“Are title insurance companies still insuring foreclosure properties?”— James In Cambridge

Answer: Yes, they are. Initially, the press reported that some major title insurers had temporarily stopped insuring foreclosure titles from JP Morgan Chase, Ally Financial, and Bank of America. However, my understanding is that all title insurers have resumed insuring all foreclosure properties in the wake of several major agreements between national title insurance companies and lenders. These warranty and indemnification agreements would essentially shift the risk of loss from irregular/defective foreclosures back onto the foreclosing lenders.

From the conveyancing side, I can definitely tell you that title insurers have advised their attorney agents to go through foreclosure titles with a fine tooth comb and to be especially diligent in examining and certifying foreclosure titles. Buyers of foreclosure properties should be prepared for delays in getting their transactions closed.

“How is robo-signing different from the Ibanez case situation”?–Scott

Answer:  “Robo-signing” and the Massachusetts Ibanez foreclosure case are two different situations, but the root of the problem — the complexity of the securitized mortgage industry and the sheer volume of foreclosure paperwork to be processed — remains a contributing cause of both problems.

“Robo-signing,” as one of the leading foreclosure defense attorneys has claimed to the Huffington Post, refers to how financial institutions and their mortgage servicing departments hired hair stylists, Walmart floor workers and people who had worked on assembly lines and installed them in “foreclosure expert” jobs with no formal training to sign sworn documents submitted to courts. According to depositions released in Florida and the Post, many of those workers testified that they barely knew what a mortgage was. Some couldn’t define the word “affidavit.” Others didn’t know what a complaint was, or even what was meant by personal property. Most troubling, several said they knew they were lying when they signed the foreclosure affidavits, and that they agreed with the defense lawyers’ accusations about document fraud.

This is obviously a major problem in states such as Florida which require a judge’s approval of a foreclosure based on sworn documents. However, Massachusetts is not such a state. Other than verifying the borrower is not in the military, Massachusetts state law doesn’t require any sworn verification that the foreclosure is kosher (if you will). That may change after lawmakers and the Attorney General’s office react this foreclosure mess. In fact, the AG announced this week she is investigating on of the largest “foreclosure mills” in the state for alleged non-compliance with the new tenant foreclosure law.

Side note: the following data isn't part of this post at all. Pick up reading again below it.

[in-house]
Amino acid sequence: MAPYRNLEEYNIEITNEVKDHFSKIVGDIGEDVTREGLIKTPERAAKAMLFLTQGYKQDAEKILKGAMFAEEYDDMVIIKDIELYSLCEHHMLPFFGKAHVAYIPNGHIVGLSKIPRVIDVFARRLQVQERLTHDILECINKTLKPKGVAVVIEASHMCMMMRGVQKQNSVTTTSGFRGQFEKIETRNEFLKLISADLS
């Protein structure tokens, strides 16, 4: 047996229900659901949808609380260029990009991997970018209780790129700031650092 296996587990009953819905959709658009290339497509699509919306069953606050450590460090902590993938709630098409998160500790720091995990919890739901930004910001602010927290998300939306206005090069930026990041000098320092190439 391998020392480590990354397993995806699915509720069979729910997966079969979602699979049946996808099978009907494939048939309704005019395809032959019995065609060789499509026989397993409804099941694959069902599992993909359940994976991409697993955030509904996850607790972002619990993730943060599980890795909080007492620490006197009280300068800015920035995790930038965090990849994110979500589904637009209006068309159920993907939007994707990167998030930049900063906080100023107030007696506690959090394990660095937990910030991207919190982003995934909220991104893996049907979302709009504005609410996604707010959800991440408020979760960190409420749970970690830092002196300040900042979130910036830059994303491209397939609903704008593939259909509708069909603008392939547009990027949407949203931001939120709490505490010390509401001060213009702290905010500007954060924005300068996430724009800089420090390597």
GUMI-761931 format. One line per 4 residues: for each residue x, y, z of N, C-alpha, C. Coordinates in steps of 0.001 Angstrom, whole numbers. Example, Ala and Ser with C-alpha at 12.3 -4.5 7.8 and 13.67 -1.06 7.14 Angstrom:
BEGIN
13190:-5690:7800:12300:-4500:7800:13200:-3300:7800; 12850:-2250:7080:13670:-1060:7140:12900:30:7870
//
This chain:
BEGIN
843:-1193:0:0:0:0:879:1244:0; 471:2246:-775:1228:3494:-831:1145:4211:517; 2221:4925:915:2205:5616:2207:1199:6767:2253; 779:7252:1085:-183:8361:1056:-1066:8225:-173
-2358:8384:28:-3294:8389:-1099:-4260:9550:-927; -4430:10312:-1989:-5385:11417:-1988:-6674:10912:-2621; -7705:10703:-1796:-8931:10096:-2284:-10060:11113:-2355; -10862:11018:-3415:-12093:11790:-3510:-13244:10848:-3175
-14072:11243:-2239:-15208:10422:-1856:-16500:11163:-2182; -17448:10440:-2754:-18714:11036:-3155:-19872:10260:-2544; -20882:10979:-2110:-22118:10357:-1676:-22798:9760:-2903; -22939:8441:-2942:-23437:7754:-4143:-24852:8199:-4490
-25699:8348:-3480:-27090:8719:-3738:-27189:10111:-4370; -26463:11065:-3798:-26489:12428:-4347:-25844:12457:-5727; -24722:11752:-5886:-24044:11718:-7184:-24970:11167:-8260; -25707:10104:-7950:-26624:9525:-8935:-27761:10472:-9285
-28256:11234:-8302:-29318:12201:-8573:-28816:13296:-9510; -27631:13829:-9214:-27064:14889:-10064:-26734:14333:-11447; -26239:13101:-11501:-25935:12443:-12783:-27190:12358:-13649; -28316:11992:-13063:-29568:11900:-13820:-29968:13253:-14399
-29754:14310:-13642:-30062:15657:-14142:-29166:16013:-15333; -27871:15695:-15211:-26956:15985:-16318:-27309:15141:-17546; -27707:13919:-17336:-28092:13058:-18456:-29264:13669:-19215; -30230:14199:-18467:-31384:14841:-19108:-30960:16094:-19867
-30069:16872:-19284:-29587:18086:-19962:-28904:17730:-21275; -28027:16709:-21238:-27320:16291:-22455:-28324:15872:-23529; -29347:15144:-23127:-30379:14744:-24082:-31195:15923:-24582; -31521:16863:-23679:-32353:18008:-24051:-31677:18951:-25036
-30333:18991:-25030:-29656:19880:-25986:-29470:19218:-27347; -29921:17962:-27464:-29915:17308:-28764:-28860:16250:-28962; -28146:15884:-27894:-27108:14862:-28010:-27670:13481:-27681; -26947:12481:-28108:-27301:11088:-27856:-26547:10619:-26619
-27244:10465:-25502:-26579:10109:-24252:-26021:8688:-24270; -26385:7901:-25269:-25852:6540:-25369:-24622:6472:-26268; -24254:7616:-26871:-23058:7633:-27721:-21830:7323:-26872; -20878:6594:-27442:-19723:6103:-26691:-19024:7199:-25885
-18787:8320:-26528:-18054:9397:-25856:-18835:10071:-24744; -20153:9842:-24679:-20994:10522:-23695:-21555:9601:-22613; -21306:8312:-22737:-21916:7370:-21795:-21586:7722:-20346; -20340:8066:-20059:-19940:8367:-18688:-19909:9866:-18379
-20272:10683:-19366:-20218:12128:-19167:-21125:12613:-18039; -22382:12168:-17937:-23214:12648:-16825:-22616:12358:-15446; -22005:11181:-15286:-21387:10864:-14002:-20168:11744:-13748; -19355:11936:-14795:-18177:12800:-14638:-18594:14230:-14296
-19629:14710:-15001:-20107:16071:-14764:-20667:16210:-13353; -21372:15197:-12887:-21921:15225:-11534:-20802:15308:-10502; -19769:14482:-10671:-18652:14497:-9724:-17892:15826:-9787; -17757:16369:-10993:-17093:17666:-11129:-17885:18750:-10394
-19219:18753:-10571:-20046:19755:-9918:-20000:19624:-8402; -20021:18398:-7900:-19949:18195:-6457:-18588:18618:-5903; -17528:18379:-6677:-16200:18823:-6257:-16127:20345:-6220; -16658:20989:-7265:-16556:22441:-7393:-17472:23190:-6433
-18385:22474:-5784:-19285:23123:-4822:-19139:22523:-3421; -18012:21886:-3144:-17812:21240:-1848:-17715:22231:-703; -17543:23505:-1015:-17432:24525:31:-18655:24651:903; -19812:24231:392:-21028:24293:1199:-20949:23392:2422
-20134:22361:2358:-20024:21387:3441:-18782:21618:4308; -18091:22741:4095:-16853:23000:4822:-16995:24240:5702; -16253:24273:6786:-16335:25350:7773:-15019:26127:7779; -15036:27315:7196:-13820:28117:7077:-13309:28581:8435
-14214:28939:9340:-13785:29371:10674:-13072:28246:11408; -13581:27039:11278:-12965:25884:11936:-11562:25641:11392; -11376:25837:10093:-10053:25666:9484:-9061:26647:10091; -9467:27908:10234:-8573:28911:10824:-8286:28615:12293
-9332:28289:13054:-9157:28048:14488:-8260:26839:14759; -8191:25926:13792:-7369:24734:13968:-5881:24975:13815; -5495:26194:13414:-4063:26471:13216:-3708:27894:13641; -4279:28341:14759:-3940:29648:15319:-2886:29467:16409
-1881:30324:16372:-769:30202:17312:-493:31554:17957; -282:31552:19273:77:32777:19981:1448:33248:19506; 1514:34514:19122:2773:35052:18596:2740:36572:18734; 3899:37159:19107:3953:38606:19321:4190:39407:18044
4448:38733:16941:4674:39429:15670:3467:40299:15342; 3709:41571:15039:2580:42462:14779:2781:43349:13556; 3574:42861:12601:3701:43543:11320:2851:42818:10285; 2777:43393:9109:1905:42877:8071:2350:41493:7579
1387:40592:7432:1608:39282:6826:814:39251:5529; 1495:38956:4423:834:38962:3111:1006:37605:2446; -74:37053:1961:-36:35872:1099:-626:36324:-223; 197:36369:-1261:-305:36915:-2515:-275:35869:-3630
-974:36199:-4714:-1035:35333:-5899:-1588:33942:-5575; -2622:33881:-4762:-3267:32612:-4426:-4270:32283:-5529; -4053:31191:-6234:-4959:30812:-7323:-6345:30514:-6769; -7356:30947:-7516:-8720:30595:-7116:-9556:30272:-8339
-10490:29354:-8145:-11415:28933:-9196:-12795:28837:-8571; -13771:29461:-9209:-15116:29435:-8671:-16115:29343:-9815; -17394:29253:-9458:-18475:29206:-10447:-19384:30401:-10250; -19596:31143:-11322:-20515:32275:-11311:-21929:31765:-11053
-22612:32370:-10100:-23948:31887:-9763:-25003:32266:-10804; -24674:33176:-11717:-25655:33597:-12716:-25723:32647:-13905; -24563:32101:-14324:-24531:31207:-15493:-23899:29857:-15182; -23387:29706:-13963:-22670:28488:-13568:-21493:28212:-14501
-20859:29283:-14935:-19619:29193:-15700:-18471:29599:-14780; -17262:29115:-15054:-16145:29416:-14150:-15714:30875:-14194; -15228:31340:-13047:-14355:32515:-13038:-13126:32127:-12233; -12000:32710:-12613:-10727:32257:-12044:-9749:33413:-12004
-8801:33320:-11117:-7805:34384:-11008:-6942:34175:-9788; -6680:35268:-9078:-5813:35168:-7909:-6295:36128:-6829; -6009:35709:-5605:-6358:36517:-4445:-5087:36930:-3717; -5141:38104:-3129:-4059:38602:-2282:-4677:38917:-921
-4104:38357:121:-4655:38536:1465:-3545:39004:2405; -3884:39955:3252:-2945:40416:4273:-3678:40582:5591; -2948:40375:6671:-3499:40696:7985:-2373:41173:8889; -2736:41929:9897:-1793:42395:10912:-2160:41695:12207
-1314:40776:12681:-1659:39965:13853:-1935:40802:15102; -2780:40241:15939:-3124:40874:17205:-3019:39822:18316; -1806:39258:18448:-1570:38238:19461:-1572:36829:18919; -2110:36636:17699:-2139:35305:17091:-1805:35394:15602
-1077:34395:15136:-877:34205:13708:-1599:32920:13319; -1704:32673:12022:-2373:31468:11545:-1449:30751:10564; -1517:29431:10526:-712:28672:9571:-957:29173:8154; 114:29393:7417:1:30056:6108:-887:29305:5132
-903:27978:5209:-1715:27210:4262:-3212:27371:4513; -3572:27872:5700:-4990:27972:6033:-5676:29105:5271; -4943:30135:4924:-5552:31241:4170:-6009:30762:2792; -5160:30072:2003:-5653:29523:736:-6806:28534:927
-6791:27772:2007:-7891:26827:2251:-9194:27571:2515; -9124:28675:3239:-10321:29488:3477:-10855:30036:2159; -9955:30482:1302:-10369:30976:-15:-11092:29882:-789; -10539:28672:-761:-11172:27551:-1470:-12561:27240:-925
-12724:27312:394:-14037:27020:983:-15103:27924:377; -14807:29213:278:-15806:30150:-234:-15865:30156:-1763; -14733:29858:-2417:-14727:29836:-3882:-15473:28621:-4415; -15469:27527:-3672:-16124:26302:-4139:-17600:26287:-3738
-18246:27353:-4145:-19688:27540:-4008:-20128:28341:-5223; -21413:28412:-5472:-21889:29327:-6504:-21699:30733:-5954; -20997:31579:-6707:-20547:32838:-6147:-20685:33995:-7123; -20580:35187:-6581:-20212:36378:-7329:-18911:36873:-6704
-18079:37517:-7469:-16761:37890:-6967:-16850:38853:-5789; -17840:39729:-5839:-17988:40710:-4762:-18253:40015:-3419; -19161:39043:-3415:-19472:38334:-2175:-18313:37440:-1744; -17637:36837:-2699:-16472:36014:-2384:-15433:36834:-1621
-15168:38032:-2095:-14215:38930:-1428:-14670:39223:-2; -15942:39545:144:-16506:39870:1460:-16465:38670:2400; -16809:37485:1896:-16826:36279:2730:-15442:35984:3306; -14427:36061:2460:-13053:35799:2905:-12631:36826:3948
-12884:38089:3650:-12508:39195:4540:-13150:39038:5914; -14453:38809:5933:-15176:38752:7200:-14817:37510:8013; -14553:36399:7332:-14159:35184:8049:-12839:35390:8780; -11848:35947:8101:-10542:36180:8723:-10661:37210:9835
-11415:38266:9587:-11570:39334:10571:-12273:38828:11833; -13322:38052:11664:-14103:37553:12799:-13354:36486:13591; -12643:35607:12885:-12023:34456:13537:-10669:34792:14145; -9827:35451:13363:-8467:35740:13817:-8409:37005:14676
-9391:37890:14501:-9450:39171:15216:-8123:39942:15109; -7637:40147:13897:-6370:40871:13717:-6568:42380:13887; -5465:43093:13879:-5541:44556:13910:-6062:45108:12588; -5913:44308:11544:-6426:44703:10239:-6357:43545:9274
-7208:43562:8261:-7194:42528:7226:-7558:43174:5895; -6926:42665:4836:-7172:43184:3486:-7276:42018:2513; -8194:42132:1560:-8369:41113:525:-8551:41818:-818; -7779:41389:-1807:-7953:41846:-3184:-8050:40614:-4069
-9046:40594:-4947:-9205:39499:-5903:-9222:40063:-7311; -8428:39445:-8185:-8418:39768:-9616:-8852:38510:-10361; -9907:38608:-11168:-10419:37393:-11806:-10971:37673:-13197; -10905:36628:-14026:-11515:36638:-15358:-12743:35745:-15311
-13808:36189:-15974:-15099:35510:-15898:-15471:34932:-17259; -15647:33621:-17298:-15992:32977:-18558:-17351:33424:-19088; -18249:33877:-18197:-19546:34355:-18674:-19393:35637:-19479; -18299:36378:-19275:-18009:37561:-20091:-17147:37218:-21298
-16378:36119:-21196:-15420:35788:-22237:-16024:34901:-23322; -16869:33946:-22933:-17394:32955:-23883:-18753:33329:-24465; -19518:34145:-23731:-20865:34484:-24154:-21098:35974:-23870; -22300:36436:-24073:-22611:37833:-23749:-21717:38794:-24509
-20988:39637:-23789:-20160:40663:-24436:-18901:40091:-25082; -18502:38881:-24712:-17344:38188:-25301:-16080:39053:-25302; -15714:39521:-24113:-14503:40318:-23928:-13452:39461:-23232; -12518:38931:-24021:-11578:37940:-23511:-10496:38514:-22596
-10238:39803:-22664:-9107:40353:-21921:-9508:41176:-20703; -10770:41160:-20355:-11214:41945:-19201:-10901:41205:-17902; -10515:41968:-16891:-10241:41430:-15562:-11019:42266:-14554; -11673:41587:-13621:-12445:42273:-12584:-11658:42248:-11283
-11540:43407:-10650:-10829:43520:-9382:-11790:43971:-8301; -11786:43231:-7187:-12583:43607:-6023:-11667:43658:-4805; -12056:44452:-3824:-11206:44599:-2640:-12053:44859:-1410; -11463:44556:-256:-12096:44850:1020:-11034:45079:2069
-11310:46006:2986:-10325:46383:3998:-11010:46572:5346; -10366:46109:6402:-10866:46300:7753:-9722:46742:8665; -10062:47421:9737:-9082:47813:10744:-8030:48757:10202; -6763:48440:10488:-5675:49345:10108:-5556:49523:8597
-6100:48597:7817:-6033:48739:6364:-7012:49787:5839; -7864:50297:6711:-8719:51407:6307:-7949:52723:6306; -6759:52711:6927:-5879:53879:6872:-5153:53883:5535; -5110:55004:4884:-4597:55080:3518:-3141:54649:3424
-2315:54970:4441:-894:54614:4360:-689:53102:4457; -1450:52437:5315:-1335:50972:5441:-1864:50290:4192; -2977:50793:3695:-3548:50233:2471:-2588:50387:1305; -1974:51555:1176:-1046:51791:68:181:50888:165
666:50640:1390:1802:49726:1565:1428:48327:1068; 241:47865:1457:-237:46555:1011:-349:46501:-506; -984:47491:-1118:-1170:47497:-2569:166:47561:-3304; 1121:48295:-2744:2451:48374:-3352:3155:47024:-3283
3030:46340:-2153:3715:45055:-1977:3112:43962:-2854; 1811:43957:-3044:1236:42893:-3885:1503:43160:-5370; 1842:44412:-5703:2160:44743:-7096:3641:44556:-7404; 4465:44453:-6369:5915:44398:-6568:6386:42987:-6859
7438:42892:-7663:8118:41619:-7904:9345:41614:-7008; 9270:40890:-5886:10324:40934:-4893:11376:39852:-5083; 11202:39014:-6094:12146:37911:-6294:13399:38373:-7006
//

The Ibanez problem occurs when mortgage loan documentation recorded with the Registry of Deeds lagged far behind the actual ownership of the loan, due to complex mortgage securitization agreements and sloppy follow up. Land Court Judge Keith Long’s ruling effectively invalidated thousands of foreclosures which suffered from this newly recognized “defect.” The Ibanez situation is not a product of fraud, like robo-signing, in my opinion. In fact, the practice of recording mortgage assignments “late” was long accepted by the title examination community prior to the Ibanez ruling. So it caught a lot of folks off-guard.Getting title insurance on an Ibanez-afflicted property is near impossible these days, and the robo-signing controversy certainly doesn’t help alleviate  the risk tolerance of anxious title insurance underwriters.

To be sure, both Ibanez and the robo-signing controversy have reverberated through the real estate community, and have impacted foreclosure sales on a number of levels. If you are considering purchasing a foreclosed property, please contact us so we can guide you through the complicated process and protect your interests.

If you need assistance with foreclosure defense, I recommend Liss Law–Massachusetts foreclosure defense (www.lisslawboston.com) based in Brookline, MA

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Essential-Paul-Simon-395x298-staffpicks_0She said it’s really not my habit to intrude
Furthermore, I hope my meaning won’t be lost or misconstrued
But I’ll repeat myself, at the risk of being crude
There must be fifty ways to leave your lover
Fifty ways to leave your lover

“50 Ways To Leave Your Lover” (c) Paul Simon

50 Ways To Lose Your Home

As Massachusetts real estate closing attorneys, we are often asked by buyers-borrowers, “Why should we get an owner’s title insurance policy if you are already doing a title examination?” This is a really good question, and the perfect lead in to a conversation about of the coverages and cost of a Massachusetts owner’s title insurance policy. Do you know the Paul Simon tune, “50 Ways to Leave Your Lover”? Well, there are more than 50 ways to lose your home without an owner’s title policy. Simply put, don’t take the risk of foregoing title insurance. It’s not worth it.